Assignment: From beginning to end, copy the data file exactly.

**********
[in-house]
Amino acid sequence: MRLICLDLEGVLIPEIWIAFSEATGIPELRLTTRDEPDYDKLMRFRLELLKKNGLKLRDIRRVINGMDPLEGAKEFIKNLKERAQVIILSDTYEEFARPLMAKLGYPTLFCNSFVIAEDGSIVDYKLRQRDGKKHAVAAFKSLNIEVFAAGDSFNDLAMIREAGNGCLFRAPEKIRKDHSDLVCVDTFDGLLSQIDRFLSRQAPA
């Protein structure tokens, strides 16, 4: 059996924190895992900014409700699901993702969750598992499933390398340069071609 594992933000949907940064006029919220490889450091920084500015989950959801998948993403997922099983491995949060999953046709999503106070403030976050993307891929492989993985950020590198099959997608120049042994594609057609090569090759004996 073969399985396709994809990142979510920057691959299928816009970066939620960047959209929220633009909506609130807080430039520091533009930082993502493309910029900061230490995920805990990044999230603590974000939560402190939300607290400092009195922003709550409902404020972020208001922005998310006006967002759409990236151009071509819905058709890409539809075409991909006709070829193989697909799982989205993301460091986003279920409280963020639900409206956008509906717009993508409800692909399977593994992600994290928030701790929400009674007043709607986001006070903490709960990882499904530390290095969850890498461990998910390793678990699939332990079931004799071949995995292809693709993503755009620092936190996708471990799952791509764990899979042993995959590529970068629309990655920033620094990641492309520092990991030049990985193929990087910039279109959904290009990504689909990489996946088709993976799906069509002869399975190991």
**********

[in-house]
Amino acid sequence: MRLICLDLEGVLIPEIWIAFSEATGIPELRLTTRDEPDYDKLMRFRLELLKKNGLKLRDIRRVINGMDPLEGAKEFIKNLKERAQVIILSDTYEEFARPLMAKLGYPTLFCNSFVIAEDGSIVDYKLRQRDGKKHAVAAFKSLNIEVFAAGDSFNDLAMIREAGNGCLFRAPEKIRKDHSDLVCVDTFDGLLSQIDRFLSRQAPA
């Protein structure tokens, strides 16, 4: 059996924190895992900014409700699901993702969750598992499933390398340069071609 594992933000949907940064006029919220490889450091920084500015989950959801998948993403997922099983491995949060999953046709999503106070403030976050993307891929492989993985950020590198099959997608120049042994594609057609090569090759004996 073969399985396709994809990142979510920057691959299928816009970066939620960047959209929220633009909506609130807080430039520091533009930082993502493309910029900061230490995920805990990044999230603590974000939560402190939300607290400092009195922003709550409902404020972020208001922005998310006006967002759409990236151009071509819905058709890409539809075409991909006709070829193989697909799982989205993301460091986003279920409280963020639900409206956008509906717009993508409800692909399977593994992600994290928030701790929400009674007043709607986001006070903490709960990882499904530390290095969850890498461990998910390793678990699939332990079931004799071949995995292809693709993503755009620092936190996708471990799952791509764990899979042993995959590529970068629309990655920033620094990641492309520092990991030049990985193929990087910039279109959904290009990504689909990489996946088709993976799906069509002869399975190991």